A semi conscious Jessica mumbled something about a phone to one of her helpers before blacking out. They found her cell phone and searched through the contacts for people to call. They called mom and dad but left voicemails once the calls were unanswered. One of them noticed the wedding band on Jessica’s left ring finger and after coming across an entry named “Patrick-Babe,” felt he was the right person to call.
“After finding out how severe the injuries were, I wondered if she would be able to dance again,” said Adele St.Vil, Jessica’s mother. Aware of Jessica’s career as a principal dancer in the Forces of Nature Dance Company and as a teaching artist for the prestigious Alvin Ailey School, doctors warned that her life would change forever. Jessica suffered from a broken femur in her left leg, a few broken ribs, lacerations along her body and face, and head trauma. One of the broken ribs was resting on a vital organ which required immediate surgery. And once she was out of that surgery, she went into the next. This time, to insert the metal rod that would forever take place of her femur bone.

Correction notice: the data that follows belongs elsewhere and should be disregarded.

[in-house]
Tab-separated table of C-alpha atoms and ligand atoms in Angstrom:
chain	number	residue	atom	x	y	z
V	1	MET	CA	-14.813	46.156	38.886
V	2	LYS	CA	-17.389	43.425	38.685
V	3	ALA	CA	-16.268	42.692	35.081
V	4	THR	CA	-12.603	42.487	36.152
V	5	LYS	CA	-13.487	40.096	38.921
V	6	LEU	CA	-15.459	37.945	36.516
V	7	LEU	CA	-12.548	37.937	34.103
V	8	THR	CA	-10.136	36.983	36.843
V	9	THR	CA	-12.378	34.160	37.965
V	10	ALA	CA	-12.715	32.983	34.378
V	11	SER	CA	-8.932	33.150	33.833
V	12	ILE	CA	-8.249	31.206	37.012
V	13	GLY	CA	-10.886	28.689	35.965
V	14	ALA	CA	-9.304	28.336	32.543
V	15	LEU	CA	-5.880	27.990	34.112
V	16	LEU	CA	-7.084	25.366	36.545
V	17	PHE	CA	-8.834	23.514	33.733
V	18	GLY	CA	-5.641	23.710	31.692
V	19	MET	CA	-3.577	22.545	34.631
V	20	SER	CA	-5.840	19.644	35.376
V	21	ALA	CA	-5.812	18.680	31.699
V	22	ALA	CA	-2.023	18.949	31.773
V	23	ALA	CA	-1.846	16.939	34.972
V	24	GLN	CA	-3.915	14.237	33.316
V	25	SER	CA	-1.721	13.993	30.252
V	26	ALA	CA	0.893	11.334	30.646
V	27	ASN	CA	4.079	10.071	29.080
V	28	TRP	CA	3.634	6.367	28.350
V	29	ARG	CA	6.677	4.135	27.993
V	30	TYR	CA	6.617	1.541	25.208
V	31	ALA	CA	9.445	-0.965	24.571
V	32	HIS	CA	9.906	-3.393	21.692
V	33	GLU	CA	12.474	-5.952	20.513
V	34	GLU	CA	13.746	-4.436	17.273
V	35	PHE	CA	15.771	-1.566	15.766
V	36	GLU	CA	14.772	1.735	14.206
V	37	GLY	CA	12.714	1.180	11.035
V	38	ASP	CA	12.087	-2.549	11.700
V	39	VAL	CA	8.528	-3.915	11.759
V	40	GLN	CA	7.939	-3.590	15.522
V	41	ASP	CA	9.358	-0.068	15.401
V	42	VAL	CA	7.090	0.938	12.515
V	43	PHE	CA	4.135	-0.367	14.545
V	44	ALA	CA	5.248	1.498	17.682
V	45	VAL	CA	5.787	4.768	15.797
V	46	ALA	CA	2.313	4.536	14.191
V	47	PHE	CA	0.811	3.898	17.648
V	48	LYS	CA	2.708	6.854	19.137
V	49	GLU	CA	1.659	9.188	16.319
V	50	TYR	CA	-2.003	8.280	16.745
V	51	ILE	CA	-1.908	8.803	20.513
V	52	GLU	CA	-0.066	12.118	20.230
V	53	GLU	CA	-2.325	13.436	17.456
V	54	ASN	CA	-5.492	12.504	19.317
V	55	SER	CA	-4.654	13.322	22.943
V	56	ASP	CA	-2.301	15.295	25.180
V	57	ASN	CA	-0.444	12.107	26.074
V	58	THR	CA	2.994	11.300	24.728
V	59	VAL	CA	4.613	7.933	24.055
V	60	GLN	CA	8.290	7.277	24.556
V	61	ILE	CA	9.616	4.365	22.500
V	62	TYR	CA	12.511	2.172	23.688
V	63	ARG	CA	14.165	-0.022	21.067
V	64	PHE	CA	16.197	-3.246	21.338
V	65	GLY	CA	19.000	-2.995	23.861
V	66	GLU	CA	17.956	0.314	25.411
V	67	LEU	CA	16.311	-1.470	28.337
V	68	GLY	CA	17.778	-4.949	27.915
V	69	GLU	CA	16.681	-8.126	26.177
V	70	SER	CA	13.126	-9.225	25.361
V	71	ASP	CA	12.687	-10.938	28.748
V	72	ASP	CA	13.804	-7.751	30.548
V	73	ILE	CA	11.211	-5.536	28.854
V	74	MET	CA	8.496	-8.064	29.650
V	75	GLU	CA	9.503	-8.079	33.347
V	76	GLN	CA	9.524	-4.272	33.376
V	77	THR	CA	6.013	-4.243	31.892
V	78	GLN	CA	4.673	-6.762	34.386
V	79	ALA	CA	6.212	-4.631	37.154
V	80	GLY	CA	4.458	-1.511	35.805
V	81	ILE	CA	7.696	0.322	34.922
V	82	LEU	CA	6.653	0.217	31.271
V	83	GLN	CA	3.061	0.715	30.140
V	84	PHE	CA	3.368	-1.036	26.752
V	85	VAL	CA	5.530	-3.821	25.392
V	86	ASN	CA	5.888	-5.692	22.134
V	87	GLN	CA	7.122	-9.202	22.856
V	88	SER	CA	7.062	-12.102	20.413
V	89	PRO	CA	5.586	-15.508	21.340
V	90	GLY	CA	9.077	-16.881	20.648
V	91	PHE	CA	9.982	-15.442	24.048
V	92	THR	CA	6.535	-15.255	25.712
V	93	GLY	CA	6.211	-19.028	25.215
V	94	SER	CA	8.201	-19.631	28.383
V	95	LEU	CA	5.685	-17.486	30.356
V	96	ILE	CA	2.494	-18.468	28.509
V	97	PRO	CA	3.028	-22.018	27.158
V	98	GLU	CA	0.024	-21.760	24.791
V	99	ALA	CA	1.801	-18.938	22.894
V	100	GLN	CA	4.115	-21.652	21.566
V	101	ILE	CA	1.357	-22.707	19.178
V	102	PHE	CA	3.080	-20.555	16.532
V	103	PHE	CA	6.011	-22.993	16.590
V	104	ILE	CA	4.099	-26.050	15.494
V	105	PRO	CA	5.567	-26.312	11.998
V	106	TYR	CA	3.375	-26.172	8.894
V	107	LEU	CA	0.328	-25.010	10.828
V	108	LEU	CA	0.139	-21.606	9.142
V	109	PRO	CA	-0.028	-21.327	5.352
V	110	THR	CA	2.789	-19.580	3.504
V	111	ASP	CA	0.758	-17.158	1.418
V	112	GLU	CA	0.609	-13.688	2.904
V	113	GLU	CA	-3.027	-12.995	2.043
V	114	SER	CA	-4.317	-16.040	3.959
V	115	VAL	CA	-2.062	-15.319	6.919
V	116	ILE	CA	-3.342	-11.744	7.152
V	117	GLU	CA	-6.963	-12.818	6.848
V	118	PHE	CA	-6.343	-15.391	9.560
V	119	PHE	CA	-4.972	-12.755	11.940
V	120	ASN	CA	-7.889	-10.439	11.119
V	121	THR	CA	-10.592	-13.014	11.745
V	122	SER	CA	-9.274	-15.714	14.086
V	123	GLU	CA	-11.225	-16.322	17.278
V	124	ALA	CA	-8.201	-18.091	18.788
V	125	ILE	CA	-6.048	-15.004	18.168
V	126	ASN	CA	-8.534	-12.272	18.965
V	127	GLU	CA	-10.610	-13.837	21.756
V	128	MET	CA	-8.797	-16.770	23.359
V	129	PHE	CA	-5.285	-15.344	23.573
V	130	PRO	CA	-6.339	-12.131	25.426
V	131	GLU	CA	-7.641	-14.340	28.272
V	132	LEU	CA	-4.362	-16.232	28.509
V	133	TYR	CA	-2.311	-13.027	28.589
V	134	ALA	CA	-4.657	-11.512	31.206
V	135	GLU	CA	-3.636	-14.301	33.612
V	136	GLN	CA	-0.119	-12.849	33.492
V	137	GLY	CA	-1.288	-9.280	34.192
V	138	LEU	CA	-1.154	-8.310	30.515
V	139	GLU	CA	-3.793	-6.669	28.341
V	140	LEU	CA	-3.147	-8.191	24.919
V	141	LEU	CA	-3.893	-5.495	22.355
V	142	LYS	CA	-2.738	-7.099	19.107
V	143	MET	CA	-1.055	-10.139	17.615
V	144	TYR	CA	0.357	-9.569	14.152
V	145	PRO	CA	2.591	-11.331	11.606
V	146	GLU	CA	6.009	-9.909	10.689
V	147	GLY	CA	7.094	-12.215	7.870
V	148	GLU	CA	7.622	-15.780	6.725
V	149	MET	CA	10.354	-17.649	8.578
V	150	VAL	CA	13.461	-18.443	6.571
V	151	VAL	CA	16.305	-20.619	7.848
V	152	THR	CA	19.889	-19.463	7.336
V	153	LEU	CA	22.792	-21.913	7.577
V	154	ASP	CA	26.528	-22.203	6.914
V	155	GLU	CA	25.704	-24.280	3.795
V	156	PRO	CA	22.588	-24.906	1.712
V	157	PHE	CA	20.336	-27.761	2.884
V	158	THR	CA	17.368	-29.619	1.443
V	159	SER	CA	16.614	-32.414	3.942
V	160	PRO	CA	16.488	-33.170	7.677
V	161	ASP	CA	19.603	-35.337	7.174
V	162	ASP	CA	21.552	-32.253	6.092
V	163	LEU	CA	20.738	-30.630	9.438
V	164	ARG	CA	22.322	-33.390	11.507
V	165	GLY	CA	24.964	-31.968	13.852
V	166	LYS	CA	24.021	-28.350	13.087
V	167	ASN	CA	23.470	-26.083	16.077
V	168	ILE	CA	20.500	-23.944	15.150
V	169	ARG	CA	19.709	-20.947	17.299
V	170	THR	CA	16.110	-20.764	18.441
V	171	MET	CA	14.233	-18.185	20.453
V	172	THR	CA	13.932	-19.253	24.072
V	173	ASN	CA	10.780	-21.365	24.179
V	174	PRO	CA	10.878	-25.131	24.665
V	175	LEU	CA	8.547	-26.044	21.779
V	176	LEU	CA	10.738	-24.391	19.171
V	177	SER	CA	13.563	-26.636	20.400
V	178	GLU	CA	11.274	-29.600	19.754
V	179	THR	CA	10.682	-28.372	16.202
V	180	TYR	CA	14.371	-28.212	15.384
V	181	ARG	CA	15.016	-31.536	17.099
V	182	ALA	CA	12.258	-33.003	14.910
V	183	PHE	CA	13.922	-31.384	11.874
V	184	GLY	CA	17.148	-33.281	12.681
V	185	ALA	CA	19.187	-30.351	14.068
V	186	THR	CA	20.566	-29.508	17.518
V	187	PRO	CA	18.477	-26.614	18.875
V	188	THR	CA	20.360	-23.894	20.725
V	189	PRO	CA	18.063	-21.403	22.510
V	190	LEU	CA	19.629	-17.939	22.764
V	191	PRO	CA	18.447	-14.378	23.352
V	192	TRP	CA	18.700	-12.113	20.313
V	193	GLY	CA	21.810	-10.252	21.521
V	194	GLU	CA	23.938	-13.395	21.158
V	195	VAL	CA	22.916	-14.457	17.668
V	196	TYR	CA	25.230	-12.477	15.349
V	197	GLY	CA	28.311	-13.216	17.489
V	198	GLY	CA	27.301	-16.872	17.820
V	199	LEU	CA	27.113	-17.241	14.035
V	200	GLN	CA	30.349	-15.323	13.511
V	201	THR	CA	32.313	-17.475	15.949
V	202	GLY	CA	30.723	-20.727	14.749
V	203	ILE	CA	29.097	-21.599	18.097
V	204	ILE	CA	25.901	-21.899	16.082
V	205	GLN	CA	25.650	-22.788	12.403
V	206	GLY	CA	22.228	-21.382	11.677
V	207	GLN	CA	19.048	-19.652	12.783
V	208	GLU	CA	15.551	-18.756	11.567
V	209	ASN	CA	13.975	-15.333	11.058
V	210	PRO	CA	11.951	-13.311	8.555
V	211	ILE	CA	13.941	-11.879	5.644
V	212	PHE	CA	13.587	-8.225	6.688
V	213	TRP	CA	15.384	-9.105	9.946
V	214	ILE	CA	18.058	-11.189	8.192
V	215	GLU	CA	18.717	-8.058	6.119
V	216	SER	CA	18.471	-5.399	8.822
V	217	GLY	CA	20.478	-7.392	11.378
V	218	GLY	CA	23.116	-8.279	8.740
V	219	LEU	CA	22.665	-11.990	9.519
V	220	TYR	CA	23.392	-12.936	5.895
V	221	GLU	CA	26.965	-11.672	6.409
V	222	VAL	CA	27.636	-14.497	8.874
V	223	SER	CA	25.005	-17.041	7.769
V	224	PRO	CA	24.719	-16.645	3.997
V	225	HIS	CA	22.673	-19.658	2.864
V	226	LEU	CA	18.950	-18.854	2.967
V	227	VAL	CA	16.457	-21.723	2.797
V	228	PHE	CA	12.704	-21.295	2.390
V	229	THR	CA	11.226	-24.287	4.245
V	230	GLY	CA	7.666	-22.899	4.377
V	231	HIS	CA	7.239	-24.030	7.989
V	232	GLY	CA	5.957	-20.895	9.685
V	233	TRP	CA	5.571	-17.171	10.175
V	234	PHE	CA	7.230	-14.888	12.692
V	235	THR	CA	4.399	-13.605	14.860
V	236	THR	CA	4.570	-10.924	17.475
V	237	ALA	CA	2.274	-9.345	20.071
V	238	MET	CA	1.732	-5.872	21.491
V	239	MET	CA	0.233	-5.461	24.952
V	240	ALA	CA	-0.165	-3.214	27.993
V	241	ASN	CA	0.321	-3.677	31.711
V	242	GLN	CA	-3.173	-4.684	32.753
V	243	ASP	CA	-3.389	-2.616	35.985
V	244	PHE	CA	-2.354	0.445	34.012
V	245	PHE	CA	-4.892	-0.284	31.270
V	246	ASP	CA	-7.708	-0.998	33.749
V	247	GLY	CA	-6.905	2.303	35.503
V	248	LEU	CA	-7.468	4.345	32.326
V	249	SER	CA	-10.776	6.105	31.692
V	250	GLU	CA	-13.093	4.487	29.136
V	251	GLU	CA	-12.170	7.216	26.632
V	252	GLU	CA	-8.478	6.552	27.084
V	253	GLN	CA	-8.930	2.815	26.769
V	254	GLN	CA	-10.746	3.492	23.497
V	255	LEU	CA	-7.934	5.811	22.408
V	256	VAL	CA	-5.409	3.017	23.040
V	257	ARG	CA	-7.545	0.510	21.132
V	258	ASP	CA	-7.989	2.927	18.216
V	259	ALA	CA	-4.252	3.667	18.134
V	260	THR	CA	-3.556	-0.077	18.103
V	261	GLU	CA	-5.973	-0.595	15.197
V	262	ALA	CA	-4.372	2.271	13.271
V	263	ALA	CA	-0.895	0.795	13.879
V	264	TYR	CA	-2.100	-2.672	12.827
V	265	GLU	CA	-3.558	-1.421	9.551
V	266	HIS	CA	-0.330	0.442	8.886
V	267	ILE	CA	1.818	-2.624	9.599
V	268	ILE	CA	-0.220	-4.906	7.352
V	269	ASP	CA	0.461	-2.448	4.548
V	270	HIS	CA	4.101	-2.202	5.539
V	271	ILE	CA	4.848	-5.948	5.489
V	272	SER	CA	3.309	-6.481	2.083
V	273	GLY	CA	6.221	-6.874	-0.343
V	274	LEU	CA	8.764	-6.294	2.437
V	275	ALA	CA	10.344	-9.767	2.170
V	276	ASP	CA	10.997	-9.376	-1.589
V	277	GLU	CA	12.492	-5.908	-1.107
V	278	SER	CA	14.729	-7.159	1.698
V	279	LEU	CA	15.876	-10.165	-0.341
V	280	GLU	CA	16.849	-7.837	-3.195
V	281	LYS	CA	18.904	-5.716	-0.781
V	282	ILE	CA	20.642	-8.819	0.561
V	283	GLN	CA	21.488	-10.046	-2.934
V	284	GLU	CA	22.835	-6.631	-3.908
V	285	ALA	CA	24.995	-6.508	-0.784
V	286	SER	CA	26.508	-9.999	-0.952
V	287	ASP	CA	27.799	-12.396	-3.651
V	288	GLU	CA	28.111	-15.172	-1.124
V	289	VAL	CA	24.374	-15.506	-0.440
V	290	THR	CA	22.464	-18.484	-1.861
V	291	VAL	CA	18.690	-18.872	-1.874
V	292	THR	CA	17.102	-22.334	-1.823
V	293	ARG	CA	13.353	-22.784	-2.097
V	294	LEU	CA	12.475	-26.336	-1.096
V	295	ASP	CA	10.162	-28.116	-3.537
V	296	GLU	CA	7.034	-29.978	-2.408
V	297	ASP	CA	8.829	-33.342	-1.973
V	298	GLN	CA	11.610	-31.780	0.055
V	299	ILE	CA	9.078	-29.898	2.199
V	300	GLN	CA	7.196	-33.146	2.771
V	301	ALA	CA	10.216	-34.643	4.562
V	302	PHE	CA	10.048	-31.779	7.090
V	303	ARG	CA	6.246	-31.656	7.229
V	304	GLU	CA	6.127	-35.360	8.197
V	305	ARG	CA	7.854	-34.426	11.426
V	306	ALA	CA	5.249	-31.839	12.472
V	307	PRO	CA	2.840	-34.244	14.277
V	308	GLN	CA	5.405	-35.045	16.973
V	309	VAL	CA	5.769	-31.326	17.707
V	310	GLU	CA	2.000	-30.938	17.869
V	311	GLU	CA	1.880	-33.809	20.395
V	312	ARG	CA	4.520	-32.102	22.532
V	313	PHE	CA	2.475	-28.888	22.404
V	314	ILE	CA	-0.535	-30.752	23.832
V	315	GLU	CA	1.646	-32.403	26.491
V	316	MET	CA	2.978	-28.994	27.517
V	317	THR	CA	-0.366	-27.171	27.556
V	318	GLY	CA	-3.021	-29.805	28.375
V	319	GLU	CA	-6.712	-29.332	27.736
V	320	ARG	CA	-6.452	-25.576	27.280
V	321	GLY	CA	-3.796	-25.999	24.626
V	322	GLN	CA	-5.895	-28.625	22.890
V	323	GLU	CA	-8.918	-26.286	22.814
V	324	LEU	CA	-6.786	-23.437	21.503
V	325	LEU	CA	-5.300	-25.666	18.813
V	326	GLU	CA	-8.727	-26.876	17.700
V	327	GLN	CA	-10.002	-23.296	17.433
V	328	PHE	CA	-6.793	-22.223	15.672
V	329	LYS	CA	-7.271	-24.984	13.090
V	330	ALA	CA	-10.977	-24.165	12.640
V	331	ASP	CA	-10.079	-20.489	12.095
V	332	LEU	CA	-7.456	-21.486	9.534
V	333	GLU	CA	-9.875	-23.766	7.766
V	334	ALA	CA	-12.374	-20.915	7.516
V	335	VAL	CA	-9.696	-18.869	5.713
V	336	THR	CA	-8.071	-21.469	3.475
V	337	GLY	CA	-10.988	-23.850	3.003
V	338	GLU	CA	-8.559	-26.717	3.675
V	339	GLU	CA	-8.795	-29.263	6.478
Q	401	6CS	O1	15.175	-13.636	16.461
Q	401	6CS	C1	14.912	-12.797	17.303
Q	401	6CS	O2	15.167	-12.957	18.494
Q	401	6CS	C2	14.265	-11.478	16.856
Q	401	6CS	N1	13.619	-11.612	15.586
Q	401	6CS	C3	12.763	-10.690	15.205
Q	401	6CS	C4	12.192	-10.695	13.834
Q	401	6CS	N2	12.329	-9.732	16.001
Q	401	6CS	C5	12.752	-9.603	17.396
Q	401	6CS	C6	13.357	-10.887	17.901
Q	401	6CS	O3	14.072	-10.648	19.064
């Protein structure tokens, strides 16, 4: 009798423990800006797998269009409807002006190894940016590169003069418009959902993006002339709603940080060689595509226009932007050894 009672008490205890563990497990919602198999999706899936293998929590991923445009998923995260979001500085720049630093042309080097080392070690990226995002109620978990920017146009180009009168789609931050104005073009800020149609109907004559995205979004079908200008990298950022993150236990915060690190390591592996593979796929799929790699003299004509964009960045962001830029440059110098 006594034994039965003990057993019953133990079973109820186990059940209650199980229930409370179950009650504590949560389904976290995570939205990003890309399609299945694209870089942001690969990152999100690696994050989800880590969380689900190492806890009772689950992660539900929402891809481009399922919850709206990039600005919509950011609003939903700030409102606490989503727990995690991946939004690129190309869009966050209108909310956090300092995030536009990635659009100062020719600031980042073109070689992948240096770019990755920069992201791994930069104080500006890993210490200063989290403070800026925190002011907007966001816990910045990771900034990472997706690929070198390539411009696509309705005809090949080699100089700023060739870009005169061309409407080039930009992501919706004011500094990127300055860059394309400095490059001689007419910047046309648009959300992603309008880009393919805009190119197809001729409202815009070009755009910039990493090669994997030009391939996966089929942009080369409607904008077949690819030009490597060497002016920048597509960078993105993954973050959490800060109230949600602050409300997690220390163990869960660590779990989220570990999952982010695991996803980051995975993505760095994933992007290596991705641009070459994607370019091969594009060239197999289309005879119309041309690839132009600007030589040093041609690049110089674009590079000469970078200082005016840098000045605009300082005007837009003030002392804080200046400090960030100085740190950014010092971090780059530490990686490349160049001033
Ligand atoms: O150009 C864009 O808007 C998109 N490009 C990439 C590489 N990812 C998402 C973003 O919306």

After the accident, Jessica had no choice but to give up her principal dancer position as well as stop teaching dance until she was fully recovered. She went to physical therapy for months and tested all different types such as acupuncture, hot yoga, and water aerobics, in order to aid in the recovery process of her thigh and ribs. The core of the body, or the torso, as well and the legs are very crucial elements used in the art of dance. Without the strength in her body, Jessica was afraid she would never be the dancer she once was.